Will the Real Taipan Please Stand Up, Please Stand Up?
Taipan is one of those Chinese restaurants that you could walk by a hundred times without slowing down, a nice, clean-lined cafe plopped down among the convenience stores and fast-food outlets in an Arcadia mini-mall. The restaurant‘s name, and even the typeface on the sign, is identical to that of a chain of generic Chinese restaurants that have popped up in places like Pasadena and Hollywood in the last few years. The look of the dining room, while attractive in a store-bought deco sort of way, is prototypically suburban Chinese. And while the commercial district south of the Santa Anita racetrack is gradually becoming dominated by Chinese businesses, there are still enough holdouts from the old days, enough faded beauty parlors and chicken-pie shops, to dull the odds that Taipan will be anything but a redoubt of General Tso’s chicken and sweet ‘n’ sour pork five quick freeway minutes from Pasadena.
My first lunch at Taipan included clams with basil that actually tasted like clams with basil, barely sauced but somehow saturated with the gentle flavor of the herb, and a plate of sauteed pea tendrils with garlic that accentuated the delicate nuttiness of the green. There was a pretty wonderful (if bony) hot pot of catfish cooked with garlic. The spicy tofu, salty, crisp cubes of bean curd deep-fried in clean oil, was crusted with the salt-and-pepper mix familiar from a thousand orders of fried squid, tossed with chiles and minced scallions, and collapsed into vaporous, vaguely sweet-scented custard in the mouth, as insubstantial as a sigh -- a spectacular version of a dish that is usually pretty great even when it is badly done. I had been expecting, you know, mall food.
But behind the bland facade, past the bubbling fish tanks and the insistence of the wait staff on offering non-Chinese customers orange-flavored beef and chicken with broccoli, Taipan is a serious if casual Hong Kong--style restaurant, with congee in the morning and bargain-priced lunches, a wide range of clay-pot dishes and a decent selection of seafood, plenty of vegetarian dishes, great noodles, steamed pork flavored with fresh anchovies, and enough exotic innards to fill a small edition of Gray‘s Anatomy. Some of the stir-fries have been clumsy here, and the leaden salt-and-pepper squid, more batter than cephalopod, was positively disastrous, but most of the dishes are swell.
Chow fun, the thick, soft rice noodles most often served in a cornstarch-thickened glop, was a revelation, slightly charred from a brief trip through a superheated wok, pliable, but still somewhere halfway between a solid and a gel, practically singing with the flavor of the beef with which it had been cooked. Ong choy, a peppery, hollow-stemmed green that is sometimes translated as Chinese watercress, was great sauteed with slightly tangy fermented bean curd and a bit of hot chile. Separate, Chinese-only specials menus are one of my pet peeves, but a friend one night, rehearsing a rusty command of Chinese characters that hadn’t come up much since high school, managed to tease out dishes mostly on the order of Beijing pork chops and three-kinds kung pao, and while the little dish of gray, braised pigskin in gravy that we managed to order from that menu was actually rather delicious, it was also the only dish on the table that night that we didn‘t reduce to crumbs.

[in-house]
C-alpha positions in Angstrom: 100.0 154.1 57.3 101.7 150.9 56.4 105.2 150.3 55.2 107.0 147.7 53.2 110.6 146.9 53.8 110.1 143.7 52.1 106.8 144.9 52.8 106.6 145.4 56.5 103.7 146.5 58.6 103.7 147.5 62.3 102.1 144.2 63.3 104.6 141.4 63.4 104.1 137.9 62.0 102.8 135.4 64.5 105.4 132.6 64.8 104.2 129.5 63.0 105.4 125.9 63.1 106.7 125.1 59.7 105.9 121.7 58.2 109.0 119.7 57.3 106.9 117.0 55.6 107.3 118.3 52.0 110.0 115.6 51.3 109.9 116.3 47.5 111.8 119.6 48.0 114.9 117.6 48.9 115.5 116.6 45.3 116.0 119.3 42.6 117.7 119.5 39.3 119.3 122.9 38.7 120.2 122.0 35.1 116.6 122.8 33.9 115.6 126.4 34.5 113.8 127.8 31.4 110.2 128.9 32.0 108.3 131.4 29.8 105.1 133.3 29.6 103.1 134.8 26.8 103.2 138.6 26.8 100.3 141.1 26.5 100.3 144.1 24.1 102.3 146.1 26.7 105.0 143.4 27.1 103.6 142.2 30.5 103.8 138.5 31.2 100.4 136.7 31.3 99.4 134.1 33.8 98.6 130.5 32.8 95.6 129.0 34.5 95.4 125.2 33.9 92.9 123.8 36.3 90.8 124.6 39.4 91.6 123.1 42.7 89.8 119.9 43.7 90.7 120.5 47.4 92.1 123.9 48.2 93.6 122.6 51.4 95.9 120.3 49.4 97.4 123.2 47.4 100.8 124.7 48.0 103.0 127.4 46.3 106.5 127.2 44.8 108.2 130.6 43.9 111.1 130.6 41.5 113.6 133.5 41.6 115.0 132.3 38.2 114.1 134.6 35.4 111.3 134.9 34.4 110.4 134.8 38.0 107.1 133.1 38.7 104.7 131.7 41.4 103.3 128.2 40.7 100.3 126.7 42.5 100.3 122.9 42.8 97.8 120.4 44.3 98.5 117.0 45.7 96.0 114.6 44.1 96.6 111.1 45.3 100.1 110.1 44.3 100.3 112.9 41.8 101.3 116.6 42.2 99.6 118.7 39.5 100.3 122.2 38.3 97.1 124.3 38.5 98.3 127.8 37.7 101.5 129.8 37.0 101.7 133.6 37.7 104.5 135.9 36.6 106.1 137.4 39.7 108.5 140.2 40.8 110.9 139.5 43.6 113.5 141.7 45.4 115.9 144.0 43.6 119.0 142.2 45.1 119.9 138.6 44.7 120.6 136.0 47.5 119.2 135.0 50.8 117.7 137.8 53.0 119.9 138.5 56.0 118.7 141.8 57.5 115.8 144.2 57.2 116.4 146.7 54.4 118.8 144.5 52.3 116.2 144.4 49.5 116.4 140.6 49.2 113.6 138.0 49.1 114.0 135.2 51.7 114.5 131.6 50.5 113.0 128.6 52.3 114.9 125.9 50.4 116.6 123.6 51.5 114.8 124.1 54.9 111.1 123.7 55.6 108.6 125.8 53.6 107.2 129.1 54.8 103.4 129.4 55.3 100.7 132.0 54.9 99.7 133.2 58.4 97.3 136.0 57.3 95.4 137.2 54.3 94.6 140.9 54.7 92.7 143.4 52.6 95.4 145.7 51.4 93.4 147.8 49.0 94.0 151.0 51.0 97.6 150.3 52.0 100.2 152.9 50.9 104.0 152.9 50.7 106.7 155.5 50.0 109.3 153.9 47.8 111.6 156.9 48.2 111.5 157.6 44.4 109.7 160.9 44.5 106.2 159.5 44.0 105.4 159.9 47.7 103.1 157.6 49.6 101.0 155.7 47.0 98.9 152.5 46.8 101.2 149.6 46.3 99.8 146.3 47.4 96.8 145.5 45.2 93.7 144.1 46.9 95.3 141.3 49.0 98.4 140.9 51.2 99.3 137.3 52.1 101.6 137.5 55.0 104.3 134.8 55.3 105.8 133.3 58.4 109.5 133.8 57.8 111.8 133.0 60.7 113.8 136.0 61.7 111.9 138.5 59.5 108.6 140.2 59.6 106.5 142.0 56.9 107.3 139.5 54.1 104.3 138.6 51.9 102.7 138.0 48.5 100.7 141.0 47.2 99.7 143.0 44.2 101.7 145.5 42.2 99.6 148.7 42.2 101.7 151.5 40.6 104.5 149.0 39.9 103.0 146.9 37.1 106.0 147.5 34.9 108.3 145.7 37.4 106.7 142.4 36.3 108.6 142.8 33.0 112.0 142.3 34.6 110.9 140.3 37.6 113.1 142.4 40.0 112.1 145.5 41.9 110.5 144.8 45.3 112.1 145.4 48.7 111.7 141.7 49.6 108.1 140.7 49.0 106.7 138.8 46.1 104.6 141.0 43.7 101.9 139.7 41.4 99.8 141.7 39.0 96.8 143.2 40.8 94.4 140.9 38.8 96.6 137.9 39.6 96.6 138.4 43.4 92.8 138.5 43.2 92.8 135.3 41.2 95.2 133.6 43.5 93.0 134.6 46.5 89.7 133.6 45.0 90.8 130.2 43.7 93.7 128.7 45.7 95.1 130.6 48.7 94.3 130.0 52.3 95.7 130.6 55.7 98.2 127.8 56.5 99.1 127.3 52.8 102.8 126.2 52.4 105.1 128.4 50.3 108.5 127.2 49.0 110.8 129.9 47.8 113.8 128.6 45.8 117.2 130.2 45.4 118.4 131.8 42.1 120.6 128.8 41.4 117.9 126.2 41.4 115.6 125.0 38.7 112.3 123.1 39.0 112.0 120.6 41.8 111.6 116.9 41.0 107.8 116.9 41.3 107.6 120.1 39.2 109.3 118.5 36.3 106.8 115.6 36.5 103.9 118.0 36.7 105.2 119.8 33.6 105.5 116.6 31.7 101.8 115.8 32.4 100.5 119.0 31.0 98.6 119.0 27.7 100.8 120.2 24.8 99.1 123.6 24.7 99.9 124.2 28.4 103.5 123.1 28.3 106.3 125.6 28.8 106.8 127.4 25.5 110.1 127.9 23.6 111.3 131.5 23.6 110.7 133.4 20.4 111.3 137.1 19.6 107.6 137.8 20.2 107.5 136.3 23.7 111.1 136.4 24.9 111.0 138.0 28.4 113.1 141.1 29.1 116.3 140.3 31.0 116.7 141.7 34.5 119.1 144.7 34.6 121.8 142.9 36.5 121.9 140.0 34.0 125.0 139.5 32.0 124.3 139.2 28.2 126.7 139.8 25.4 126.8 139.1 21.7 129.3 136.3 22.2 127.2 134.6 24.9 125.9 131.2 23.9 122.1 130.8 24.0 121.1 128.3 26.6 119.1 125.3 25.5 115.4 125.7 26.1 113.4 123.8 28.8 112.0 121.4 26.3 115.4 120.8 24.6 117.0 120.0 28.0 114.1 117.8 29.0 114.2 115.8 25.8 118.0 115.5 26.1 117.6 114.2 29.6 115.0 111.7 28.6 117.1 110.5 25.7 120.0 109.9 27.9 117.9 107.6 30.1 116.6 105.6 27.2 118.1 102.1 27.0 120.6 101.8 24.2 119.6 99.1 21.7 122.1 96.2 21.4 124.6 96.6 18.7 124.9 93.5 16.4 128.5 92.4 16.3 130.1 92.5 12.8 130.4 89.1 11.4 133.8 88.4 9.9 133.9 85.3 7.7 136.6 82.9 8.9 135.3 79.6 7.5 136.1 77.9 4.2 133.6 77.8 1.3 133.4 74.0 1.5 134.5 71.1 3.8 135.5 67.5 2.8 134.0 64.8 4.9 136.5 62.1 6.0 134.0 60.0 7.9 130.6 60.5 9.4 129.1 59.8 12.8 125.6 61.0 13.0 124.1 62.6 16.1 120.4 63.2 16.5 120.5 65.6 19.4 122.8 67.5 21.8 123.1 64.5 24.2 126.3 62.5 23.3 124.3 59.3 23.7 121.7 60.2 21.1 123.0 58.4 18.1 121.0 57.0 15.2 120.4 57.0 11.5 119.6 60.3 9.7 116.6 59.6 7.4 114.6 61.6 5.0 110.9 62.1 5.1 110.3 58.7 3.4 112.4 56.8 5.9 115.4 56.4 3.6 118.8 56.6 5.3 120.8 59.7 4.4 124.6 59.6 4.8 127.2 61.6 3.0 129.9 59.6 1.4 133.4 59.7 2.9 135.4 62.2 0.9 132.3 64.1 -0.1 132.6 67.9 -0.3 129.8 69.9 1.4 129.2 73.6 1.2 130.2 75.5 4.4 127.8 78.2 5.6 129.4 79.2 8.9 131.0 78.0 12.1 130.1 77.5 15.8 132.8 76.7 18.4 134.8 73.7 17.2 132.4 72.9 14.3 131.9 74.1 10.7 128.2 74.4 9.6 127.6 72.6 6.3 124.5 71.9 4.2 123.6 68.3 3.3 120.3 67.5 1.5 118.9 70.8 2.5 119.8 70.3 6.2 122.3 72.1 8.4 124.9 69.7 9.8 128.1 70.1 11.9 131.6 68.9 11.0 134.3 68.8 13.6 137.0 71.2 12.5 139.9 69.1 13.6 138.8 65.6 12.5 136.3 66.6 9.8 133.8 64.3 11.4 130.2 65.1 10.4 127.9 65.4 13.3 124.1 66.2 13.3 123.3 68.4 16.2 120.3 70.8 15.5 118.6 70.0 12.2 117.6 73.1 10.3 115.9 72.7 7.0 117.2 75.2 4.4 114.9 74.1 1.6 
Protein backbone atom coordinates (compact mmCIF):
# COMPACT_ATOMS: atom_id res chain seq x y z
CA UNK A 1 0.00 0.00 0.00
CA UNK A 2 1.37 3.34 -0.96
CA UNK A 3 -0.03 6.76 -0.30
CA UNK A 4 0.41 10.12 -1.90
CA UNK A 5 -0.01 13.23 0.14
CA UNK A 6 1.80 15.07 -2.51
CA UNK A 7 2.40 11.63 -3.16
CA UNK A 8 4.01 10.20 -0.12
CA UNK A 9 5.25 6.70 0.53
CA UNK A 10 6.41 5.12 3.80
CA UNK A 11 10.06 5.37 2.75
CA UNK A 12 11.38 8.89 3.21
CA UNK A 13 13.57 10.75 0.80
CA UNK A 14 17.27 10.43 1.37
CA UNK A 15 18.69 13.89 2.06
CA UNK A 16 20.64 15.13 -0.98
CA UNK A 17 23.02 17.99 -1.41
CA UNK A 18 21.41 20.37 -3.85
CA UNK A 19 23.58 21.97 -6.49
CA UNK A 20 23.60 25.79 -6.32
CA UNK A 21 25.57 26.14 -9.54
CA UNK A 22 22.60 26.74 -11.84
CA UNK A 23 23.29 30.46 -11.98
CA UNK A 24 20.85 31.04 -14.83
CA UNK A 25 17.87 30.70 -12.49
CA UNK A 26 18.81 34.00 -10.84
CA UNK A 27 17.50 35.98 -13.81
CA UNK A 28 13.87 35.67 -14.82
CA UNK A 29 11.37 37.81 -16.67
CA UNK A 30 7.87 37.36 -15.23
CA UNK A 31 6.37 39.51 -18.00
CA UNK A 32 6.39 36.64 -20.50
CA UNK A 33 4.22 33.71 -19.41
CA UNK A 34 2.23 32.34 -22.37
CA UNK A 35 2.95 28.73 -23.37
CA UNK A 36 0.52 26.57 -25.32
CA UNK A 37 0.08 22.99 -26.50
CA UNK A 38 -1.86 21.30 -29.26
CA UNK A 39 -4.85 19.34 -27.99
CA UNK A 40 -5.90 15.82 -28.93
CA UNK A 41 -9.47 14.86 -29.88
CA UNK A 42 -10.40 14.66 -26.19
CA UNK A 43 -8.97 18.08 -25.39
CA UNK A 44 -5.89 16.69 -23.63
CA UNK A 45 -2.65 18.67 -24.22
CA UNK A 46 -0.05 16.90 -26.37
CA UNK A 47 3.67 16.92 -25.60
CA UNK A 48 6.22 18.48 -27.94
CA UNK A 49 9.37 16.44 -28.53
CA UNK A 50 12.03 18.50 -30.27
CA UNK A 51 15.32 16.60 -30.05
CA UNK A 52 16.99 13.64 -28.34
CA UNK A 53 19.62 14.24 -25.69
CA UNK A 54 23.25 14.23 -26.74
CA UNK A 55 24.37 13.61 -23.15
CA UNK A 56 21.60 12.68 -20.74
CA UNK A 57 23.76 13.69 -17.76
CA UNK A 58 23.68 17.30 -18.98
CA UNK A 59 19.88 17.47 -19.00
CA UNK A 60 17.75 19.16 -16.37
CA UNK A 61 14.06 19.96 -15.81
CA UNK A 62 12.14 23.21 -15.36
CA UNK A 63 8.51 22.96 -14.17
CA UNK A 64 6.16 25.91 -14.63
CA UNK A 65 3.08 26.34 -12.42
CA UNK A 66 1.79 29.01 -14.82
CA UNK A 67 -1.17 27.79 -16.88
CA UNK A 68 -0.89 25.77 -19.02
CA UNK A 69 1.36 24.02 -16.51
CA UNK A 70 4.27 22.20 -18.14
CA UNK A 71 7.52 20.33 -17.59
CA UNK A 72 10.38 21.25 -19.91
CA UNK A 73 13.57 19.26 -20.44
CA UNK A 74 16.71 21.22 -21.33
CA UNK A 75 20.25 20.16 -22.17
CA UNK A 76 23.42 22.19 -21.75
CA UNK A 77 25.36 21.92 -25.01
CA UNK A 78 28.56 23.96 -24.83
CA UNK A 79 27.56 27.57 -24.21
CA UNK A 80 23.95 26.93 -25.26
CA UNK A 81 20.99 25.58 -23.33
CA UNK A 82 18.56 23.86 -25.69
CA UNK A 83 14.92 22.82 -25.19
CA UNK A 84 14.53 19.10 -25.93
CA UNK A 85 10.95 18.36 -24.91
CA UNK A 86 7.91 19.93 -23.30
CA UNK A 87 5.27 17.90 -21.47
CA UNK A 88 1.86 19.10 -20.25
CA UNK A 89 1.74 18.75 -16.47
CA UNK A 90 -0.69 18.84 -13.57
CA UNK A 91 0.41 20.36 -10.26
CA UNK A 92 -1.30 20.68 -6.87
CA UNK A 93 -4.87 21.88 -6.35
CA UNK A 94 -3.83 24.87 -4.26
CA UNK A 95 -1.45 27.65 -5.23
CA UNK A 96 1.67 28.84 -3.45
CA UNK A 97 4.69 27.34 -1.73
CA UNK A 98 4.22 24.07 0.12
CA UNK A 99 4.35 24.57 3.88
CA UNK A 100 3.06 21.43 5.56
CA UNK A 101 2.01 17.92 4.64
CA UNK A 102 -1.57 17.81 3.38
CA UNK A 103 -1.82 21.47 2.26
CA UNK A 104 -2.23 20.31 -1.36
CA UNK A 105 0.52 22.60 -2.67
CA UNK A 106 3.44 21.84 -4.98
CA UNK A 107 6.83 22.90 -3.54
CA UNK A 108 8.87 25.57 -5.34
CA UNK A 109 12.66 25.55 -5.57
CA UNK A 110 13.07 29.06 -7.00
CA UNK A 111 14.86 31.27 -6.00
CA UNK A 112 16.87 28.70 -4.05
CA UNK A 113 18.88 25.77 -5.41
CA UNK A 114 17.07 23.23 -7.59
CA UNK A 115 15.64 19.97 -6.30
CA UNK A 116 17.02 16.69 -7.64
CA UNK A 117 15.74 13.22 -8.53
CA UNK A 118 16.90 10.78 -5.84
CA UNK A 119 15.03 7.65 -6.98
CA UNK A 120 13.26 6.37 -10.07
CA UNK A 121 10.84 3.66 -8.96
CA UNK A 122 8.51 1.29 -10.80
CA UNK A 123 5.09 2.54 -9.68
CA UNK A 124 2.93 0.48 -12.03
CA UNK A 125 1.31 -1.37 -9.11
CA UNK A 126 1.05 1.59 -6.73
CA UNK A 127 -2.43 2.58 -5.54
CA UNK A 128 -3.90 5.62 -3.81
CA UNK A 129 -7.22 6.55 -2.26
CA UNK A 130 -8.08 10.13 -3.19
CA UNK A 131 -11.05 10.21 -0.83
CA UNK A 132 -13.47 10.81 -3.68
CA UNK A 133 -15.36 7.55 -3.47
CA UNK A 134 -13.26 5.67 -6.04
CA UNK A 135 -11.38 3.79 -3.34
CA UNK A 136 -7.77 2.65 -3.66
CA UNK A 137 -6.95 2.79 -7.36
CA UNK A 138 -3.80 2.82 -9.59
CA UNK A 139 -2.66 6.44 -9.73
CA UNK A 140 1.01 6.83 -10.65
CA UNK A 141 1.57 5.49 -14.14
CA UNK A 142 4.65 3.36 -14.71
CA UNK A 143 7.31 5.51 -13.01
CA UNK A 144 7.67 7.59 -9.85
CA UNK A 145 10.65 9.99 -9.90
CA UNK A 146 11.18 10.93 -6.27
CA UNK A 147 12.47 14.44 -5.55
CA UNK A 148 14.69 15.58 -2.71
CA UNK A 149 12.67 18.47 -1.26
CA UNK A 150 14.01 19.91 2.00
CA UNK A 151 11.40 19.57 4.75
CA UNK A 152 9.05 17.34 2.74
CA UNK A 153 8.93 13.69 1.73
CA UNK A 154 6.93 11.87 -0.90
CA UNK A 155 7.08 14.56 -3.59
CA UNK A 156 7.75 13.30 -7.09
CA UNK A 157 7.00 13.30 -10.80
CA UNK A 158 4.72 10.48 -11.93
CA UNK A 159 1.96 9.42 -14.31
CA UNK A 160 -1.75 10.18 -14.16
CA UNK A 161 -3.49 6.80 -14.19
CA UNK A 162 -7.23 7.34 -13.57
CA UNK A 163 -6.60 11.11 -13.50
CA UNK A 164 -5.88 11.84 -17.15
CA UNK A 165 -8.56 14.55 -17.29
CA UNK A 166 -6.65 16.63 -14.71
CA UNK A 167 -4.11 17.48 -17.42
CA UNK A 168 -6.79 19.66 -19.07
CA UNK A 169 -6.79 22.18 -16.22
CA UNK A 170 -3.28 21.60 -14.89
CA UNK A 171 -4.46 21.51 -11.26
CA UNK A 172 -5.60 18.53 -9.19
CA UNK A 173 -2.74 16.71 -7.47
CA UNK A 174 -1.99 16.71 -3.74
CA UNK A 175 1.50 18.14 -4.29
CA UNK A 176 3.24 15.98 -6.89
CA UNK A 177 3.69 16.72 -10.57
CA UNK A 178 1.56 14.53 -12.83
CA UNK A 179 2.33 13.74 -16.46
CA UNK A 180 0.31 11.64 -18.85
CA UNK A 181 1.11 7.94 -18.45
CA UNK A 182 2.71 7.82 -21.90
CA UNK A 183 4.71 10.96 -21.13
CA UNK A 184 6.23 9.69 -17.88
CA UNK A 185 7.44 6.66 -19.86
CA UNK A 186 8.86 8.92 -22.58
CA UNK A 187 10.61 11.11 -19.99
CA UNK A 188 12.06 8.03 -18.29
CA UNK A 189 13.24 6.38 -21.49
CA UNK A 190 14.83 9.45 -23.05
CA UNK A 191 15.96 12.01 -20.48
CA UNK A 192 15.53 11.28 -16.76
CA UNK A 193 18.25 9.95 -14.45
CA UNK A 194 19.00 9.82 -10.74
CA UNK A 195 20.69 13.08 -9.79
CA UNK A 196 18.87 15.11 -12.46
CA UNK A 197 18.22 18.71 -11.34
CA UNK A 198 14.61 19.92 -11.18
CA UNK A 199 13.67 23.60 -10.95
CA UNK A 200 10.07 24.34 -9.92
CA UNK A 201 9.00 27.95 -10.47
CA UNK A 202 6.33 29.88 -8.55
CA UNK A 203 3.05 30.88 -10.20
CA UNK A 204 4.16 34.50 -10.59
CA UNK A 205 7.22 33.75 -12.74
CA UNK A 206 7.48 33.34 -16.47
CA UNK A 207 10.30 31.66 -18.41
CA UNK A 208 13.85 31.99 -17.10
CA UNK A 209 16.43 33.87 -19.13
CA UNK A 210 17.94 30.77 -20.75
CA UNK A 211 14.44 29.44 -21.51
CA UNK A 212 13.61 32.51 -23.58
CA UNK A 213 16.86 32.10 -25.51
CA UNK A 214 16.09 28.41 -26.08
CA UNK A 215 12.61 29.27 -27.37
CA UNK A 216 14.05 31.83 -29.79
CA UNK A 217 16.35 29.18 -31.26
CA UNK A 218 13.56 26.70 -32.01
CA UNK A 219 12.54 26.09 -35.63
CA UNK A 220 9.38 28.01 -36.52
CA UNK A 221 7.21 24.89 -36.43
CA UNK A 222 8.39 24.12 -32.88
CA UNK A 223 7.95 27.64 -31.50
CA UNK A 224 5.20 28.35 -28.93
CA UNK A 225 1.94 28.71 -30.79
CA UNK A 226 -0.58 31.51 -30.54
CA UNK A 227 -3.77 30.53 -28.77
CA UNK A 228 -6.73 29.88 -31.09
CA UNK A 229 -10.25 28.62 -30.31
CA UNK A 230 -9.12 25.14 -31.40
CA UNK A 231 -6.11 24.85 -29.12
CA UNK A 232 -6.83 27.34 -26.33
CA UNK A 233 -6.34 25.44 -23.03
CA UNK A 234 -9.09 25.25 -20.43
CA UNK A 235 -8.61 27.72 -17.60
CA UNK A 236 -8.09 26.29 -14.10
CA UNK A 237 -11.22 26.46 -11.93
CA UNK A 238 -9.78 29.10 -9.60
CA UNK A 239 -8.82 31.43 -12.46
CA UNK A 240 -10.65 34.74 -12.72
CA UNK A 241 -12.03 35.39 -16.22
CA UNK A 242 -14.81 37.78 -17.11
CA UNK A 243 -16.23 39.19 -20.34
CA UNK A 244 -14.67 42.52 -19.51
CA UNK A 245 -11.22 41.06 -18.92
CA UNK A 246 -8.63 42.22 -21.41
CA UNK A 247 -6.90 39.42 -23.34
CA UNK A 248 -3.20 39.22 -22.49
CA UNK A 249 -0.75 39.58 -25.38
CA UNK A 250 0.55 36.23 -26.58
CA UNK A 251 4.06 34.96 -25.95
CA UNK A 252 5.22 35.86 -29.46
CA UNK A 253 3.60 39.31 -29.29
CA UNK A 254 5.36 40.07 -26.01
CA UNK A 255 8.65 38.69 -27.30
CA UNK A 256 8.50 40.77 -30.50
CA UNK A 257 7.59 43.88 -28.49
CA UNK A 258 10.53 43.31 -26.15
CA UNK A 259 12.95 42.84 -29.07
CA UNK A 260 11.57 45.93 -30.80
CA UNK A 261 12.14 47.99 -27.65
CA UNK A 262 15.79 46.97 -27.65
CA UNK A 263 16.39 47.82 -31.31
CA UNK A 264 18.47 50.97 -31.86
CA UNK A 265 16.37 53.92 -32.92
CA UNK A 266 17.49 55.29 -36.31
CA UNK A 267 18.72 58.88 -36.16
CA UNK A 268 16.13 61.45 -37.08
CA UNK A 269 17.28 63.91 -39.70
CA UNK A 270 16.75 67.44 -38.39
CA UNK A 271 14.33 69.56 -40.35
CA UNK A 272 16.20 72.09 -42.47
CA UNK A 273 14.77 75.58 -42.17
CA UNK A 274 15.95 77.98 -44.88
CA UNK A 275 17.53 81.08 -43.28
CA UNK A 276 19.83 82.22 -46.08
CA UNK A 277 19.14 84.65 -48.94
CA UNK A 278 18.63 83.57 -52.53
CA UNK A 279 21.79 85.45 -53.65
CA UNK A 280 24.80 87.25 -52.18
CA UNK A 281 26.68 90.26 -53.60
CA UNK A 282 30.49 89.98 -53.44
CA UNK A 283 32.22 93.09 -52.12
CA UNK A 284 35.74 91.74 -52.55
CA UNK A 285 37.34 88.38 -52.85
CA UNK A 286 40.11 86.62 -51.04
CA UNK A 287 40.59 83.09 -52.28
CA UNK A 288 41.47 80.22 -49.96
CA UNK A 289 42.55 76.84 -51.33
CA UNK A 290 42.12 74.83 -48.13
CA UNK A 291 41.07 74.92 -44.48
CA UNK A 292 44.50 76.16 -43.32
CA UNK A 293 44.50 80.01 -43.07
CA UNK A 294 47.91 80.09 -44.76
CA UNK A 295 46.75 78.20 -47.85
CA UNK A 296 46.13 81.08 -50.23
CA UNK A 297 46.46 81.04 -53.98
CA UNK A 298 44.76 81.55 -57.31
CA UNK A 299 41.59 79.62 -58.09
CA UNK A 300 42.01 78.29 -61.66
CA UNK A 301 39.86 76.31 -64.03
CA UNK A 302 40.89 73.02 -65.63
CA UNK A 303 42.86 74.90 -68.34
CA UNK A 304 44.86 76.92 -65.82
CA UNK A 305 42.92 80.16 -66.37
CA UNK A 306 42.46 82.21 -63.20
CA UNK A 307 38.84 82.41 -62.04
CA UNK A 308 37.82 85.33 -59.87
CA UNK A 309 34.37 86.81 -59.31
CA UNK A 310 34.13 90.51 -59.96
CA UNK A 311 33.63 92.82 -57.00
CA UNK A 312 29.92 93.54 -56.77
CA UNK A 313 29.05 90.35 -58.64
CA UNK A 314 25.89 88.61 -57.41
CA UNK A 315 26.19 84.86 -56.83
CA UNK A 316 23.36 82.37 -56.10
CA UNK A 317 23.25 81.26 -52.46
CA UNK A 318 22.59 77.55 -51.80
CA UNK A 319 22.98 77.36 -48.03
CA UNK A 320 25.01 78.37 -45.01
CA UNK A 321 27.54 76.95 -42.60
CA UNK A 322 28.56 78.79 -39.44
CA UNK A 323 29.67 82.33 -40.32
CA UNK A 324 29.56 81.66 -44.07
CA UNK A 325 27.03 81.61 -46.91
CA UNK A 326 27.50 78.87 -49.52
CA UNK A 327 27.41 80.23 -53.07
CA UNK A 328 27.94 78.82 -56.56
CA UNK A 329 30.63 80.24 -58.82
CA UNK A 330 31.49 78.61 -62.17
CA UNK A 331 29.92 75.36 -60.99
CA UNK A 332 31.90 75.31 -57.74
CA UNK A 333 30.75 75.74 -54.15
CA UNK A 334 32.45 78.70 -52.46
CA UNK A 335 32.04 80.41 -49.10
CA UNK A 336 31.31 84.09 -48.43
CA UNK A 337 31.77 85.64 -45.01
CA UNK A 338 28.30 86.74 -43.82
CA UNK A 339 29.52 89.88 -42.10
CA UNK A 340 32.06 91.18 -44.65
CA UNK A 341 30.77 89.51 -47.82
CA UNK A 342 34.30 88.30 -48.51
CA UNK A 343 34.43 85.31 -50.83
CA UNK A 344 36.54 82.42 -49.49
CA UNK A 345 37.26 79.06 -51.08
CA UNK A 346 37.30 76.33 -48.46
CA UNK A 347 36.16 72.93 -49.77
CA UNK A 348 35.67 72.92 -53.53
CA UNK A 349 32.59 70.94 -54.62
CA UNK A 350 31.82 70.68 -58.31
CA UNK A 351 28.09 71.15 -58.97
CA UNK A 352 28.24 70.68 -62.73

It is, after all, difficult to feel deprived when you are confronted with great, steaming bowls of anise-scented Cantonese beef stew with turnips, with crunchy pork chops, or best of all with a clay pot full of barbecue rice, fragrant, fluffy and toasted at the edges, that has been cooked with Chinese sausage, cured duck and Chinese bacon. (It is worth seeking out practically anything made with the restaurant’s house-made bacon, fat -- black, streaky slabs of cured belly pork that add a magical touch of smoky sweetness to whatever they touch.)
While Taipan may offer few dishes you haven‘t seen at a dozen Hong Kong--style dives in the San Gabriel Valley -- I tend to visit the Monterey Park noodle shop Luk Yue for this kind of food, especially at 2 in the morning -- what it does do is usually pretty great. If this is the future of neighborhood Chinese cooking, I want in.
1025 Baldwin Ave., Arcadia; (626) 294-9228. Open daily for breakfast, lunch and dinner. Dinner for two, food only, $18--$24. No credit cards accepted. Recommended dishes: spicy fried tofu; ong choy with fermented tofu; clams with basil; clay-pot rice with barbecue; chow fun.
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